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The Giver’s Delight

Today in the town of David a Savior has been born to you; he is the Messiah, the Lord. Luke 2:11

Remember Tickle Me Elmo? Cabbage Patch Kids? The Furby? What do they have in common? Each rank among the twenty most popular Christmas gifts of all time. Also included on the list are familiar favorites such as Monopoly, the Nintendo Game Boy, and Wii.

We all delight in giving gifts at Christmas, but that’s nothing compared to God’s delight in giving the first Christmas gift. This gift came in the form of a baby, born in a Bethlehem manger (Luke 2:7).

Despite His humble birth, the Child’s arrival was proclaimed by an angel who declared, “I bring you good news that will cause great joy for all the people. Today in the town of David a Savior has been born to you; he is the Messiah, the Lord” (vv. 10–11). Following this magnificent news, a “heavenly host” appeared, “praising God and saying, ‘Glory to God in the highest heaven, and on earth peace to those on whom his favor rests’” (vv. 13–14).

This Christmas, enjoy giving gifts to your loved ones, but never lose sight of the reason for the giving—the spectacular favor of God on His creation crystallized in the gift of His own Son to save us from our sin. We give because He gave. May we worship Him in gratitude!

Why is Jesus the greatest Christmas gift you ever received? How can you share this gift with others more effectively?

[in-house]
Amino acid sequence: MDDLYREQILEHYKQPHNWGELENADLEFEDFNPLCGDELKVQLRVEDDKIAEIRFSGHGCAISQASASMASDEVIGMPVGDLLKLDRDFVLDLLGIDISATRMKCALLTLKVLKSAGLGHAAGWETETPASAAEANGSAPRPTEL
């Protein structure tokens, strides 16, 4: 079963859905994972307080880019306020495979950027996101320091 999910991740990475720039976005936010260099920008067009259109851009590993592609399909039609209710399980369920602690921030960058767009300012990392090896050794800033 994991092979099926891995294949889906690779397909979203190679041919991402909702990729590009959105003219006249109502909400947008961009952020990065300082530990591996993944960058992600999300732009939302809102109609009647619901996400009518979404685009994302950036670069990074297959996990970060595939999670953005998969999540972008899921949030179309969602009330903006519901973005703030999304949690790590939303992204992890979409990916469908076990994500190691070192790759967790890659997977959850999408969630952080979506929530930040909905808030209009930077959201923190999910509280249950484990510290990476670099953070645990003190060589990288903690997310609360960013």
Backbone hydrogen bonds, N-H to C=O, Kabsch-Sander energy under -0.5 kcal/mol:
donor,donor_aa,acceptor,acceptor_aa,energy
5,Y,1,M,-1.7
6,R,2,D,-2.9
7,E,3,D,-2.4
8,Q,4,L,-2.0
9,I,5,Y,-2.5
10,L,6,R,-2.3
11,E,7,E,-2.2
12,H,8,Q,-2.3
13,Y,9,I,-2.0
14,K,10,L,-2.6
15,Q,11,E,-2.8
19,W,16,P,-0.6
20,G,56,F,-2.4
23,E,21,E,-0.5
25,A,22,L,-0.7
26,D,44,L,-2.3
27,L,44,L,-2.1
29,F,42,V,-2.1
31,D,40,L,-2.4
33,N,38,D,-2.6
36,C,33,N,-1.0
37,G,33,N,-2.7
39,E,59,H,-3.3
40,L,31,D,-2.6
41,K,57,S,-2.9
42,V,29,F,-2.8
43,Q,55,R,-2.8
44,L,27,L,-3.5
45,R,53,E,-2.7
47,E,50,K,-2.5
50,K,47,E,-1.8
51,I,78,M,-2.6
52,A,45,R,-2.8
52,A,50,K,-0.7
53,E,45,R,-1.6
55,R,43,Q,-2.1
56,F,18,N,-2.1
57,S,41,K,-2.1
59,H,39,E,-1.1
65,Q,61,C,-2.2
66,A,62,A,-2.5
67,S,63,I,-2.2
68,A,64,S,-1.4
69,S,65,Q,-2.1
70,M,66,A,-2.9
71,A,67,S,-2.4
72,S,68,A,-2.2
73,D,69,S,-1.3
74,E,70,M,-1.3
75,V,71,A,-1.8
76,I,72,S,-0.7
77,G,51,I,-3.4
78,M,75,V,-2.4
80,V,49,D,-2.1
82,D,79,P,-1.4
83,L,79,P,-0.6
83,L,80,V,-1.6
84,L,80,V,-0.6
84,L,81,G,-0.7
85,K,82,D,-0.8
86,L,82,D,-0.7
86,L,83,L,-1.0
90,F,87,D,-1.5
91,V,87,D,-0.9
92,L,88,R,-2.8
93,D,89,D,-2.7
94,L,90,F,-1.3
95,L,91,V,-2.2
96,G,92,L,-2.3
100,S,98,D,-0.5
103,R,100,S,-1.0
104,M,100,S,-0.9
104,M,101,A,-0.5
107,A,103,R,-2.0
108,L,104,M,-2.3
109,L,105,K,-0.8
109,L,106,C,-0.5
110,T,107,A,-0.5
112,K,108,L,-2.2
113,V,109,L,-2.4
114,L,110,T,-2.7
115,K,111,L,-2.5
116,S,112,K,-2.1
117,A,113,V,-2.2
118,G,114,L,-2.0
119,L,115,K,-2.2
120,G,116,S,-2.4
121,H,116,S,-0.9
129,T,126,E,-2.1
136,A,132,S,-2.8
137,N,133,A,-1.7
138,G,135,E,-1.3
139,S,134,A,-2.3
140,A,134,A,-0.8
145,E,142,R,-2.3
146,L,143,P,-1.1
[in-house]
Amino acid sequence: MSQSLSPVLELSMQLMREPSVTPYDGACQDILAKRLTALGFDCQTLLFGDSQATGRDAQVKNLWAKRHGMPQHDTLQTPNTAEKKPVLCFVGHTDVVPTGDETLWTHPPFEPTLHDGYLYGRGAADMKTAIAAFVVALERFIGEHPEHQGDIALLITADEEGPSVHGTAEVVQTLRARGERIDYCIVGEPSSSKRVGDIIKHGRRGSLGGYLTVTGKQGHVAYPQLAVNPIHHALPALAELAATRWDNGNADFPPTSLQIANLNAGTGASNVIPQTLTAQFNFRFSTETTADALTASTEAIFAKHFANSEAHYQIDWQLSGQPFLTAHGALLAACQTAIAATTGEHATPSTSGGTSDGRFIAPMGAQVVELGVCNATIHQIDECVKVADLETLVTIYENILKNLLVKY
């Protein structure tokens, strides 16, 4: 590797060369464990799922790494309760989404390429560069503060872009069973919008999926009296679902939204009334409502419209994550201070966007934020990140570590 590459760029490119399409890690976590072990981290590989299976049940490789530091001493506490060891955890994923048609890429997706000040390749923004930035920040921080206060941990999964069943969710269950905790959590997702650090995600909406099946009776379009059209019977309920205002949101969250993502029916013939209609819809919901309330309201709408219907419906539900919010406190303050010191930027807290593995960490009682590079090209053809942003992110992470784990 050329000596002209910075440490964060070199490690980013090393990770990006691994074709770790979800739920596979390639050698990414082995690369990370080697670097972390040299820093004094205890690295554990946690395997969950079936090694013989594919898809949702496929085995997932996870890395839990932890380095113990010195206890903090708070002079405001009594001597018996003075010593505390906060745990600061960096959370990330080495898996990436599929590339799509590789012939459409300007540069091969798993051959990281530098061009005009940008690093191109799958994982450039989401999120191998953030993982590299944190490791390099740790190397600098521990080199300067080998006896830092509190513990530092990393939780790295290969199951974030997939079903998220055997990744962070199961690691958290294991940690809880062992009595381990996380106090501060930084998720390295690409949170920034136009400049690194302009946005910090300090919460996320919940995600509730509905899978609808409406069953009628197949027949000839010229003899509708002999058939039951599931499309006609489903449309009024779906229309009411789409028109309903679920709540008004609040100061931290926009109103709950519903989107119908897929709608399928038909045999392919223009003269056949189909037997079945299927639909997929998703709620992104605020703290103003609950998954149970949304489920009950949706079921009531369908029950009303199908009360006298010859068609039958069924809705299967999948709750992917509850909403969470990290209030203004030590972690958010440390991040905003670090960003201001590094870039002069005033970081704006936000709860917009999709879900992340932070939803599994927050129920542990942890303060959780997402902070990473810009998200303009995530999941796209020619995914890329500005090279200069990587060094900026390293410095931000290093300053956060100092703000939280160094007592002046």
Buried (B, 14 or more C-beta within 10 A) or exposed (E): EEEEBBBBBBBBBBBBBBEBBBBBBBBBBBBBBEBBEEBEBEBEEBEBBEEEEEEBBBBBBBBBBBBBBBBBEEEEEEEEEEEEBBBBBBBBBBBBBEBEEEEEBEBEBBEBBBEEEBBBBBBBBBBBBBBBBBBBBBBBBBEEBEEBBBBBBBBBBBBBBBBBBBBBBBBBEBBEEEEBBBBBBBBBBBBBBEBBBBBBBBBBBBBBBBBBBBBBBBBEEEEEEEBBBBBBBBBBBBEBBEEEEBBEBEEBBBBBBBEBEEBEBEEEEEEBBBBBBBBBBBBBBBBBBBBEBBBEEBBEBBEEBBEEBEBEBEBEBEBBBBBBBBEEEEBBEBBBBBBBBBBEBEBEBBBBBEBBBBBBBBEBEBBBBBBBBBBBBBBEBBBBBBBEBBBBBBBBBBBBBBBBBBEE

Father, thank You for Jesus—the greatest gift of all!


Angels, God’s supernatural messengers, appear at interesting junctures in both of Luke’s writings—the gospel of Luke and Acts. Their activities surrounding the births of John and Jesus (Luke 1 and 2) are well known. Luke also noted that an angel appeared to strengthen Jesus when He was facing death (Luke 22:43). Women at Christ’s tomb saw a vision of angels who announced that He was alive (24:23). Two men in white robes in Acts 1:10–11 were likely angels. Angels were dispatched to release the apostles from prison (Acts 5:17–21); to give Philip traveling instructions (8:26); to give directions to Cornelius (10:1–8); to release Peter from prison (12:6–11); to execute judgment on a prideful ruler (12:23); and to encourage a wearied apostle Paul (27:23–26).

Arthur Jackson

By |2019-12-18T13:36:03-05:00December 21st, 2019|
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